“Once picked in Cahiers du Cinema as 'the most beautiful film in the world,' Sunrise remains a virtual motherlode of expressive silent movie-making techniques. While the story is bone simple, its telling is anything but. With his gracefully floating camera, montages, dissolves and multiple-imaging, Murnau creates a world of suggestive visual poetry that exists somewhere between dramatic enactment and idealized fantasy.”
That's Geoff Pevere in the Toronto Star, referring to F.W. Murnau's melodrama Sunrise (a.k.a. Sunrise: A Song of Two Humans), made for Fox in 1927. In the film, female Human Janet Gaynor (wearing a godawful blond wig) plays the country girl whose beloved male Human (George O'Brien) is seduced by an Inhuman city vamp (Margaret Livingston).
Many find this tale of lust, love, sorrow, and ultimate redemption (the happy ending was insisted upon by the studio) one of the greatest films of all time. I've seen it three times, and – despite several good moments, Charles Rosher and Karl Struss' poetic lenses, and Murnau's camera virtuosity – I've never been able to warm up to either the characters or the storyline. Personally, if I were O'Brien, I'd definitely have dumped Janet Gaynor for sultry Margaret Livingston. (True, I wouldn't have tried to strangle Gaynor, though I'd most likely have set her wig on fire.)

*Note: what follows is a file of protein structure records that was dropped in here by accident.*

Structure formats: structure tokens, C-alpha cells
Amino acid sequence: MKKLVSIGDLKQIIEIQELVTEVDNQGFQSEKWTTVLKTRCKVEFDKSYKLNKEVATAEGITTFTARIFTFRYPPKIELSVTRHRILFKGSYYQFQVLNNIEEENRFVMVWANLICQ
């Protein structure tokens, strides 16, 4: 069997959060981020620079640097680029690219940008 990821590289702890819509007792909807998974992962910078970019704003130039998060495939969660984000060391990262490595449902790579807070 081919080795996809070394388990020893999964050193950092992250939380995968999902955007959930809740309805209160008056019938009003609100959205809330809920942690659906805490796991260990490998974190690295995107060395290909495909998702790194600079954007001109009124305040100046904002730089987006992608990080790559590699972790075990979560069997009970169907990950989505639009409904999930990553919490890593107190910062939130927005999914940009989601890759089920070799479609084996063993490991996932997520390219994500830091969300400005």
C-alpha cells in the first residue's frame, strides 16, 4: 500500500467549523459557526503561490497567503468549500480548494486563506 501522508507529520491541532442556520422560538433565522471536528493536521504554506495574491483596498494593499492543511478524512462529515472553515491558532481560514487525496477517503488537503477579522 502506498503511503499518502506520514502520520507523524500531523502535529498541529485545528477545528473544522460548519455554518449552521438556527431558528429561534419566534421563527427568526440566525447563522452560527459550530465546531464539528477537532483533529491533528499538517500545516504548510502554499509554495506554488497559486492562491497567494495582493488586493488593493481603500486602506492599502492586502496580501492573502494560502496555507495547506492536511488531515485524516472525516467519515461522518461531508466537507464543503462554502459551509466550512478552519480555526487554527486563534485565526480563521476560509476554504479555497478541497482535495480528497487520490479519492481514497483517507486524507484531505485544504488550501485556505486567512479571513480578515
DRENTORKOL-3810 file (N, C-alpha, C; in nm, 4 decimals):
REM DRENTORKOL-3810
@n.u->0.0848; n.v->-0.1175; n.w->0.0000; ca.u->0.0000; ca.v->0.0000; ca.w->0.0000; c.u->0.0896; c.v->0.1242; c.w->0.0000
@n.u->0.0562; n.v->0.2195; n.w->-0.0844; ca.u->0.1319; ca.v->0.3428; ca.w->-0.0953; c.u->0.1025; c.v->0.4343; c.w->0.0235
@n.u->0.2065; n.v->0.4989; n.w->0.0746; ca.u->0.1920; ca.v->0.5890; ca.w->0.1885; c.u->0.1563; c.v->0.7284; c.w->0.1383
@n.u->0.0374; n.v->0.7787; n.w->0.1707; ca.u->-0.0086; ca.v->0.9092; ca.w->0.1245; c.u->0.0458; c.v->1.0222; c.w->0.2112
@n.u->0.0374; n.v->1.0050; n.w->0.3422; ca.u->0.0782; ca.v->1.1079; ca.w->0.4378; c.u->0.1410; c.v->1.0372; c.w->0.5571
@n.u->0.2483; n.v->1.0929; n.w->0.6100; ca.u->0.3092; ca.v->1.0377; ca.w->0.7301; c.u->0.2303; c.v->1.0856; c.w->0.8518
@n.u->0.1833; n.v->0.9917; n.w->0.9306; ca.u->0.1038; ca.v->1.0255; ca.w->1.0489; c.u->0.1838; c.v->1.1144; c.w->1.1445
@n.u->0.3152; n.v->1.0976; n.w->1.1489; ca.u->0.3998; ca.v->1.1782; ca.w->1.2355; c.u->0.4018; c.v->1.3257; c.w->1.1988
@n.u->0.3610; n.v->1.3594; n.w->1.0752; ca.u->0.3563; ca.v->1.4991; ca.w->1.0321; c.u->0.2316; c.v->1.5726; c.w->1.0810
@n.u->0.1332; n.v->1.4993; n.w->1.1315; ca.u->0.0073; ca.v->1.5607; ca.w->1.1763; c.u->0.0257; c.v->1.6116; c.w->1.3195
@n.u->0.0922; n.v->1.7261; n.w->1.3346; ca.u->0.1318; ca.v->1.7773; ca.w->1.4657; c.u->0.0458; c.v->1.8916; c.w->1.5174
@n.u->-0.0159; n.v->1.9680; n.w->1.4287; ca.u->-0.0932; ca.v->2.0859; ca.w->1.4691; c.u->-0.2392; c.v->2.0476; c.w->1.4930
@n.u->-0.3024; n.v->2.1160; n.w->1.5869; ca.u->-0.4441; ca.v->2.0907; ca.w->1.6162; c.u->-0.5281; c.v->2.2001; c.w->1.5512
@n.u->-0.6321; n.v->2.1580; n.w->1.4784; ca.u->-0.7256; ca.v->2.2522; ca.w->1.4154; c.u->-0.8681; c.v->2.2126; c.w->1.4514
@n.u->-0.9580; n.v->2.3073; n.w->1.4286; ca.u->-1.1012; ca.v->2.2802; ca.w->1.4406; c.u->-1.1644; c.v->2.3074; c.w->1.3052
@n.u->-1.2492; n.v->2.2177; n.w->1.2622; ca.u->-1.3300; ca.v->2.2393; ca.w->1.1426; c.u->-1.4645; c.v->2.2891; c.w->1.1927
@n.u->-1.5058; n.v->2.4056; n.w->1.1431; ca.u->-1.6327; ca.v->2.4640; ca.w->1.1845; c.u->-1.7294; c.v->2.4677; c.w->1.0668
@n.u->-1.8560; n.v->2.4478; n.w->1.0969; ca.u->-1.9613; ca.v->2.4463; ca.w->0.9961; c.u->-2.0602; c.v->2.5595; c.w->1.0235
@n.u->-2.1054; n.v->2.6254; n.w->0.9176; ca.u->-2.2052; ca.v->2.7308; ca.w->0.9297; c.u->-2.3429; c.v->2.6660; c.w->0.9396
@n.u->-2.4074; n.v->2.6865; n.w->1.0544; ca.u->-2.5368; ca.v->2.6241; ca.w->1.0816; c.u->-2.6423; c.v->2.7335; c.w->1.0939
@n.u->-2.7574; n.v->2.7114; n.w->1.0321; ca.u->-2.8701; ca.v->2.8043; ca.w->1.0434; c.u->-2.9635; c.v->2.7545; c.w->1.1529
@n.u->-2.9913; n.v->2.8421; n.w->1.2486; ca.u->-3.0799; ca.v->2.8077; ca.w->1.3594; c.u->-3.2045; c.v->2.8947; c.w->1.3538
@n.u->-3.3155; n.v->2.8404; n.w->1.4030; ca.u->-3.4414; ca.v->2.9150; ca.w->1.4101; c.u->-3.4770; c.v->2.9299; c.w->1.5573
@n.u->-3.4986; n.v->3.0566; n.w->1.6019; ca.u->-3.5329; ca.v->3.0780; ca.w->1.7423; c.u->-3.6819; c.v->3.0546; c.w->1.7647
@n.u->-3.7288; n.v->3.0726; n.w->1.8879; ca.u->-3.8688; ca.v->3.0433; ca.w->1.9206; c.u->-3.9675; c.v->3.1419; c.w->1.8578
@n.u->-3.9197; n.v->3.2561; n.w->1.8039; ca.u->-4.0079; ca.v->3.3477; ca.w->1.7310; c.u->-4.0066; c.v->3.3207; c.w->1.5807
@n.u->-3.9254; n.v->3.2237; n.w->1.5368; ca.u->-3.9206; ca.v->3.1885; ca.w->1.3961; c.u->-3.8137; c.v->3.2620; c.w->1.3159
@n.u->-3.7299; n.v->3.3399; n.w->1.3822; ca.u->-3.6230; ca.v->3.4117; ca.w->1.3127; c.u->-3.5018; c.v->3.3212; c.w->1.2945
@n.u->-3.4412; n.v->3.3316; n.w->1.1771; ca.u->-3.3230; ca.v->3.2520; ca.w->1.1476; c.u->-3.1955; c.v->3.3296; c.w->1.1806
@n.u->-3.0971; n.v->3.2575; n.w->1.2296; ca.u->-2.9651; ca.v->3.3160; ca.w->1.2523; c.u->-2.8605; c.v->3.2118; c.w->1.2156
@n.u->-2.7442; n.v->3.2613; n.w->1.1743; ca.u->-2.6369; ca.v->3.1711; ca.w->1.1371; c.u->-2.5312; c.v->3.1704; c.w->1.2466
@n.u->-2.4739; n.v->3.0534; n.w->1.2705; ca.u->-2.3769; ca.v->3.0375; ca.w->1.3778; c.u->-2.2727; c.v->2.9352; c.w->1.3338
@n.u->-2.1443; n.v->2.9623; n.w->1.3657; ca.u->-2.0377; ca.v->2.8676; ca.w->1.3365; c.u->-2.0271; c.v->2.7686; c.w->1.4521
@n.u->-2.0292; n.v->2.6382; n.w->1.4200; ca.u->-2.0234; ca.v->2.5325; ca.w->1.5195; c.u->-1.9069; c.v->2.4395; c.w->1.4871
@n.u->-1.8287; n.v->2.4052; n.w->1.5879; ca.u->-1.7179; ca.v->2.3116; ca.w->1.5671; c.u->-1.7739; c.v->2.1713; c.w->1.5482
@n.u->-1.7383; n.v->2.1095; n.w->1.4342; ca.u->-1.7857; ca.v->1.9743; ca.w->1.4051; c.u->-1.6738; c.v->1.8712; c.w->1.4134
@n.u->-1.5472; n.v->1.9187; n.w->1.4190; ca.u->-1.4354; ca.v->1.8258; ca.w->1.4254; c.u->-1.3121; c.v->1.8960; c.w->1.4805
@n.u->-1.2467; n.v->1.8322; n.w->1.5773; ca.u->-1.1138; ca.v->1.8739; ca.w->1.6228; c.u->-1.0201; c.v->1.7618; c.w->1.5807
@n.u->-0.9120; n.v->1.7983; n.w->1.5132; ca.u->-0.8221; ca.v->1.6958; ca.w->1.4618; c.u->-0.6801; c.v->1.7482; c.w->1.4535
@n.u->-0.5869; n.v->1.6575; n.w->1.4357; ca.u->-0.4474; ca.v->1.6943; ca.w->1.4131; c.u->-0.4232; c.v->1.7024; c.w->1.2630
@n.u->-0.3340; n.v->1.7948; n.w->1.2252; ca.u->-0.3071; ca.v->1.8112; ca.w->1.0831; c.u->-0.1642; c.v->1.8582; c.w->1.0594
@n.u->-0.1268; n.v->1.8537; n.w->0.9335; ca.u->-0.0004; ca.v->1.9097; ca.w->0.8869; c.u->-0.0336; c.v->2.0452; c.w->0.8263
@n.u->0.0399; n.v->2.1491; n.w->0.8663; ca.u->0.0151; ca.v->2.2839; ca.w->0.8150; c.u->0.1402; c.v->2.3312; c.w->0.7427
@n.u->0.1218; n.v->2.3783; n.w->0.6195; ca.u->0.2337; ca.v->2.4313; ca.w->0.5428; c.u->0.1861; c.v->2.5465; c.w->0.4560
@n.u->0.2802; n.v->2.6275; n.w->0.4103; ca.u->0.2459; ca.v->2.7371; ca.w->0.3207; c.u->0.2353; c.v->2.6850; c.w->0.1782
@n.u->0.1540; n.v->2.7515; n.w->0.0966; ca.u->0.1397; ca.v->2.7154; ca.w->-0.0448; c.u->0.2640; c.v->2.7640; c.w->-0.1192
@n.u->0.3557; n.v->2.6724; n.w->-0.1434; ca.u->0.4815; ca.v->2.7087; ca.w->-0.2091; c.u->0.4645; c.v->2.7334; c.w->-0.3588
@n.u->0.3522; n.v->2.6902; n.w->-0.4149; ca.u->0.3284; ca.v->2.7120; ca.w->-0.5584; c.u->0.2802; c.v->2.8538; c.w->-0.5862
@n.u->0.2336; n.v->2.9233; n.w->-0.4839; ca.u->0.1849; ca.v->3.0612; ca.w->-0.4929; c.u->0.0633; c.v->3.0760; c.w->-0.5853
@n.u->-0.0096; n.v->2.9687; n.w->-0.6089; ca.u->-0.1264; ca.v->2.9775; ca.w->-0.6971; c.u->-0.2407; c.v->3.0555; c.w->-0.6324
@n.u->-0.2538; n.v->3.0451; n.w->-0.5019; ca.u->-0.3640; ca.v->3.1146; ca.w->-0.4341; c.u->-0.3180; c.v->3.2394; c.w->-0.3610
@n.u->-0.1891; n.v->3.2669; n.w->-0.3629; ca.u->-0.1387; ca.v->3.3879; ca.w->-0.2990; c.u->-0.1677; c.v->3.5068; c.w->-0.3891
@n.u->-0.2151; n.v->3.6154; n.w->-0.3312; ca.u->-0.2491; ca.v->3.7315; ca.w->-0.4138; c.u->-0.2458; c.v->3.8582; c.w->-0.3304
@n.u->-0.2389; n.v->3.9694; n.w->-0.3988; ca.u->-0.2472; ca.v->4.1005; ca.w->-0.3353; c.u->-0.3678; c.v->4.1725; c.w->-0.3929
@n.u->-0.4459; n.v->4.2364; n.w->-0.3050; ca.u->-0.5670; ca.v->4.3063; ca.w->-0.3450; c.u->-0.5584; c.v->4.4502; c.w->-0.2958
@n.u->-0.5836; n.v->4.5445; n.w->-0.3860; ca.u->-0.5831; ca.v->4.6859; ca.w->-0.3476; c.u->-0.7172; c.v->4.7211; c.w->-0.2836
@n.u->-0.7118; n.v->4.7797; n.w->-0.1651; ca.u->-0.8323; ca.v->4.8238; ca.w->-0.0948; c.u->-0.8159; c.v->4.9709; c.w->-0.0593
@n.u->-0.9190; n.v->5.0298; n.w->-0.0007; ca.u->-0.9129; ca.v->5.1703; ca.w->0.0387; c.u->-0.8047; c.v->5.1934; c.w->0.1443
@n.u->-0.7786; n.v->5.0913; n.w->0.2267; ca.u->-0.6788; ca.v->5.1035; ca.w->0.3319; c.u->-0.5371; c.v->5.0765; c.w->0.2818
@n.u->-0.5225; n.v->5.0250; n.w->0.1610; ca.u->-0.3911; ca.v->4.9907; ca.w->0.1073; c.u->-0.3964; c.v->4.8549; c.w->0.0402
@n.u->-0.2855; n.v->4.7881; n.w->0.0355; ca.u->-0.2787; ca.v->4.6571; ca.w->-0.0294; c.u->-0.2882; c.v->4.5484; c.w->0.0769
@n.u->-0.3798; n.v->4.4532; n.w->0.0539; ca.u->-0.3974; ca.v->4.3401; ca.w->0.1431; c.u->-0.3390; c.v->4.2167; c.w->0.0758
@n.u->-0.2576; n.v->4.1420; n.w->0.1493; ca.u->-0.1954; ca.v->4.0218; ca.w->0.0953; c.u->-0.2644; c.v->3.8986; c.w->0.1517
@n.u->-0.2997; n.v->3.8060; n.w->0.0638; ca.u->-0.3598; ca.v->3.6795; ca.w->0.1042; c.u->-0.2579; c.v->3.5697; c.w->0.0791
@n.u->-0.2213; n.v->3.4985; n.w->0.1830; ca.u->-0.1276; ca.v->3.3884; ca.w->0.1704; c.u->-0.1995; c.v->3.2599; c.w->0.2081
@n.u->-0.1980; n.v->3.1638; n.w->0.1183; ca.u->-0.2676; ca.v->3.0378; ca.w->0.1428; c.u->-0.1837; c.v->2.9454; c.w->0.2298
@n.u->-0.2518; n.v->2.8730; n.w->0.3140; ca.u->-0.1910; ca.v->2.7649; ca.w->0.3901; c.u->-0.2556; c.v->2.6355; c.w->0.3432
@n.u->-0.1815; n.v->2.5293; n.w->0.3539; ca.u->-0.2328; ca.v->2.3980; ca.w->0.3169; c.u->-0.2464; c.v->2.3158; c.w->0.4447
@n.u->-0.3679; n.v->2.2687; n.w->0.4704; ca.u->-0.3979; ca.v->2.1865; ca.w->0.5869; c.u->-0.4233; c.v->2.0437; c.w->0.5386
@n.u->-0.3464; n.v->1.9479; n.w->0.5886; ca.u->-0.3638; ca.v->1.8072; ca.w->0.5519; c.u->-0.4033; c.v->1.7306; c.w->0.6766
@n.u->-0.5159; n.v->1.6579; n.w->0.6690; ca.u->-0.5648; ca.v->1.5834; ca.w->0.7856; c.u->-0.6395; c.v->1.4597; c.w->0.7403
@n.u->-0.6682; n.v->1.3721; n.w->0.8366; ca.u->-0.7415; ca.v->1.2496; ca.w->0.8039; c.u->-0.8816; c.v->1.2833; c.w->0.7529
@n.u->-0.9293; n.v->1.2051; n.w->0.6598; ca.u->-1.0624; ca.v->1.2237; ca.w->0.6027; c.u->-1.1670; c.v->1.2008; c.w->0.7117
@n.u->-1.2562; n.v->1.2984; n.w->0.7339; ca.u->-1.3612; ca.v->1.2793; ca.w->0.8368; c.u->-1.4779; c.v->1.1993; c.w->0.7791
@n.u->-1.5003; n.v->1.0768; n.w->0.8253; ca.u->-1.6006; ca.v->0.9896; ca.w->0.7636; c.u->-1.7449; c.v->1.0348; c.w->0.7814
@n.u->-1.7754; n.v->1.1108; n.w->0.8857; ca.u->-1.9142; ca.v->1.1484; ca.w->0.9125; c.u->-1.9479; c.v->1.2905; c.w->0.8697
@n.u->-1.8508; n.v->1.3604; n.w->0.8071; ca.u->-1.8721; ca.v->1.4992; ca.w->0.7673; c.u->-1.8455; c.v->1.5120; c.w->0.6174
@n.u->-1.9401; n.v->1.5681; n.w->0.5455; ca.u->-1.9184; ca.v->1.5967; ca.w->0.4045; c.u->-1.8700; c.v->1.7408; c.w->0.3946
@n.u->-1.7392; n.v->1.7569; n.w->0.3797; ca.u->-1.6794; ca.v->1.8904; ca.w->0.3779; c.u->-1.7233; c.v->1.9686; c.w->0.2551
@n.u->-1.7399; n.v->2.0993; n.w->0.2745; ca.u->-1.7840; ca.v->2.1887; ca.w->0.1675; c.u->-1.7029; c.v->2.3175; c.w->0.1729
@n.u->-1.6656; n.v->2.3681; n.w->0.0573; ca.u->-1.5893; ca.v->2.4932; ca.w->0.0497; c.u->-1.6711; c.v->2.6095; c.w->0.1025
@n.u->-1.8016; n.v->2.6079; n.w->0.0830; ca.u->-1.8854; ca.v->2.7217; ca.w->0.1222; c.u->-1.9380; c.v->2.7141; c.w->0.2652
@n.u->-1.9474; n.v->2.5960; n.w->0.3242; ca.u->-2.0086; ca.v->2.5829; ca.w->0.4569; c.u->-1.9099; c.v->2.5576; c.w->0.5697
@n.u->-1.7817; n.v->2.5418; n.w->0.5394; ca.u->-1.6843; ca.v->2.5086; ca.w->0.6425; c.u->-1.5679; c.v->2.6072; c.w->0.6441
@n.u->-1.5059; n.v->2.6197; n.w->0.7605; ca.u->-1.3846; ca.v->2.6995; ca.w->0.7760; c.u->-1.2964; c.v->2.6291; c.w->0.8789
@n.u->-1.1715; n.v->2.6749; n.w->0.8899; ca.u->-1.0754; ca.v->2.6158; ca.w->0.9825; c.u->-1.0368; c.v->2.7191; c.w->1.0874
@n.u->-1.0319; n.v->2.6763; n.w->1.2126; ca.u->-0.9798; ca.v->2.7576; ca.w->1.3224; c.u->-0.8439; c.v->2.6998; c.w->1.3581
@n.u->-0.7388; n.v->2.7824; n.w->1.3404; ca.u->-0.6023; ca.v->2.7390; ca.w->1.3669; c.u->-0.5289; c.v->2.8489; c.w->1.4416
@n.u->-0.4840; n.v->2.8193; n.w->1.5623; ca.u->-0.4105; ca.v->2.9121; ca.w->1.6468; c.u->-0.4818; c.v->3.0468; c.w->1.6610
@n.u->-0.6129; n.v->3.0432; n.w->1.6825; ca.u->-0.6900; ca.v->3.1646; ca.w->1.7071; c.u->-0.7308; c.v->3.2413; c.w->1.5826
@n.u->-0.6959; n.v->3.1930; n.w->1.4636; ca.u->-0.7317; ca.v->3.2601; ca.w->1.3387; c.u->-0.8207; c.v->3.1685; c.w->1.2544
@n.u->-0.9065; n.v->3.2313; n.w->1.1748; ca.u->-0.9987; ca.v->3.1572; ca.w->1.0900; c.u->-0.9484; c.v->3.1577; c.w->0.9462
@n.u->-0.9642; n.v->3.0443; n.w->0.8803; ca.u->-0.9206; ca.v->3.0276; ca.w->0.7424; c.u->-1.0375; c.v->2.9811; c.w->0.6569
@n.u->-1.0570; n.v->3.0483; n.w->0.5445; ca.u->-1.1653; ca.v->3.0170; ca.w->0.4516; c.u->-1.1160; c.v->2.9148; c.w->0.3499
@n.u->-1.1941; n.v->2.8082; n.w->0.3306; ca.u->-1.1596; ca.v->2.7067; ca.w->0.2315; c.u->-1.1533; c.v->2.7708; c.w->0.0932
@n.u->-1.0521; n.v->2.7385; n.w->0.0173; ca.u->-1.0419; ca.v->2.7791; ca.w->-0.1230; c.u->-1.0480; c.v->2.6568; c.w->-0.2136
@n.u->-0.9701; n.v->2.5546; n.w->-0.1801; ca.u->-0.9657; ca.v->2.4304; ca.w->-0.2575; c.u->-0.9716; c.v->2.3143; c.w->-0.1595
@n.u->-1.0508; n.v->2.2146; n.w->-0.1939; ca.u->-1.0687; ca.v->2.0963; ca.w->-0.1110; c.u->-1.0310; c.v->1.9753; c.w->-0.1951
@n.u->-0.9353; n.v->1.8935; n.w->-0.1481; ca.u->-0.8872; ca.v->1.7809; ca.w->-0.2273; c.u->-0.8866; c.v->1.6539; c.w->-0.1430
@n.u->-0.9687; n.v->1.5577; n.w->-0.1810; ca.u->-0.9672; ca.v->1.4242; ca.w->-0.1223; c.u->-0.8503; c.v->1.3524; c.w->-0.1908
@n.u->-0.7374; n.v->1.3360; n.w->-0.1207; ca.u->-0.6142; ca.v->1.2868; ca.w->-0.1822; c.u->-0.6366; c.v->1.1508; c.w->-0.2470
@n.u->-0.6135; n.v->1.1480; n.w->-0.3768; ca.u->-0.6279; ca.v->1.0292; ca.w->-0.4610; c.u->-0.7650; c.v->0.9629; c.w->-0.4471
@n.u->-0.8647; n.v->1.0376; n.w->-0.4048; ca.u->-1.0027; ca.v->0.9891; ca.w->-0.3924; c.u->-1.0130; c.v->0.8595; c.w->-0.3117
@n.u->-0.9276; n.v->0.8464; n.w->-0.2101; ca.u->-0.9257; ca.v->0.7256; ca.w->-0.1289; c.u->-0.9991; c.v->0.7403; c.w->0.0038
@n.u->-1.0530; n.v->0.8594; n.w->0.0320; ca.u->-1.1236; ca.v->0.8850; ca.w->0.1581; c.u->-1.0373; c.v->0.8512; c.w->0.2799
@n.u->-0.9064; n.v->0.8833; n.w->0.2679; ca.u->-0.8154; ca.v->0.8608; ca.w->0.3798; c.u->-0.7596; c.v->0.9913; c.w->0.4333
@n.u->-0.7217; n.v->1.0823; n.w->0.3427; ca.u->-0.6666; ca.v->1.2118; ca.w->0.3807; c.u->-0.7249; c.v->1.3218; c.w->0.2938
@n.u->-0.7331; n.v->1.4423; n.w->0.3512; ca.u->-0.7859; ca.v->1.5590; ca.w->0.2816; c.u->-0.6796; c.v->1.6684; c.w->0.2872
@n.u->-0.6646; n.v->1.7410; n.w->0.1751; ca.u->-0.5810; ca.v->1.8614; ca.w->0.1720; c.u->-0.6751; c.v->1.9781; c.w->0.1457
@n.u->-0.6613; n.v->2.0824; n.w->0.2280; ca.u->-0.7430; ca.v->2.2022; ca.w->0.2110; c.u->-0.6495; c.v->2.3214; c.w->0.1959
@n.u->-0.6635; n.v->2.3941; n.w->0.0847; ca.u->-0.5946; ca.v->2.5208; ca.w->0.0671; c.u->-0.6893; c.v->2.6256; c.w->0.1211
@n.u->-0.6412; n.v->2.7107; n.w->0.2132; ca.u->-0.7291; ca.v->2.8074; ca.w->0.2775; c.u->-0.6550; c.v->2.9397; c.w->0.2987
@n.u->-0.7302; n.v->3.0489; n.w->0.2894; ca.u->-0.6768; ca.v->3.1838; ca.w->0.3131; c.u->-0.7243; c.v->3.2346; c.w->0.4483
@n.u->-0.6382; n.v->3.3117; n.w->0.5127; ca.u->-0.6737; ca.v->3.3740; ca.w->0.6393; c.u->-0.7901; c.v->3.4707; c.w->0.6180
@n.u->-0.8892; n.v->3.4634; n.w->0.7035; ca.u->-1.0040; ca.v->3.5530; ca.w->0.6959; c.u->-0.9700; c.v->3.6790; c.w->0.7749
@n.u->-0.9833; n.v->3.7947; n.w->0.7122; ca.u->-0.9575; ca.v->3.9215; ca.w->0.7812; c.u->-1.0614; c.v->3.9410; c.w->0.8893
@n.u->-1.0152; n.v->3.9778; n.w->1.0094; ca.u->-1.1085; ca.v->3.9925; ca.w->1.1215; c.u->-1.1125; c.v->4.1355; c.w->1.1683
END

Janet Gaynor, one of the biggest stars of the 1920s and 1930s, could be quite appealing – Lucky Star and Street Angel come to mind – but I find her performance in Sunrise to be more than a little cloying. She and the usually likable George O'Brien are supposed to be archetypes, but they – and Livingston's vamp – come across as one-dimensional stereotypes. Whenever that happens, the meanies usually have the upper hand, as stereotypical goodness tends to be insufferably dull.
At the very first Academy Awards ceremony, Sunrise won three awards: Best Actress (Gaynor, who also won for Street Angel and 7th Heaven), Best Cinematography (unfortunately, the currently available restored print of Sunrise still looks like the dupe of a dupe of a dupe – the original nitrate print is apparently lost), and Unique and Artistic Picture. That was the only time the “Unique and Artistic Picture” award, basically a “best art-house film award,” was handed out. Sunrise reportedly won in that category because MGM head Louis B. Mayer, one of the Academy founding members, refused to allow his studio's downbeat money-loser The Crowd to win. (Or so later said The Crowd director, King Vidor – whose film, in my opinion, should indeed have won.)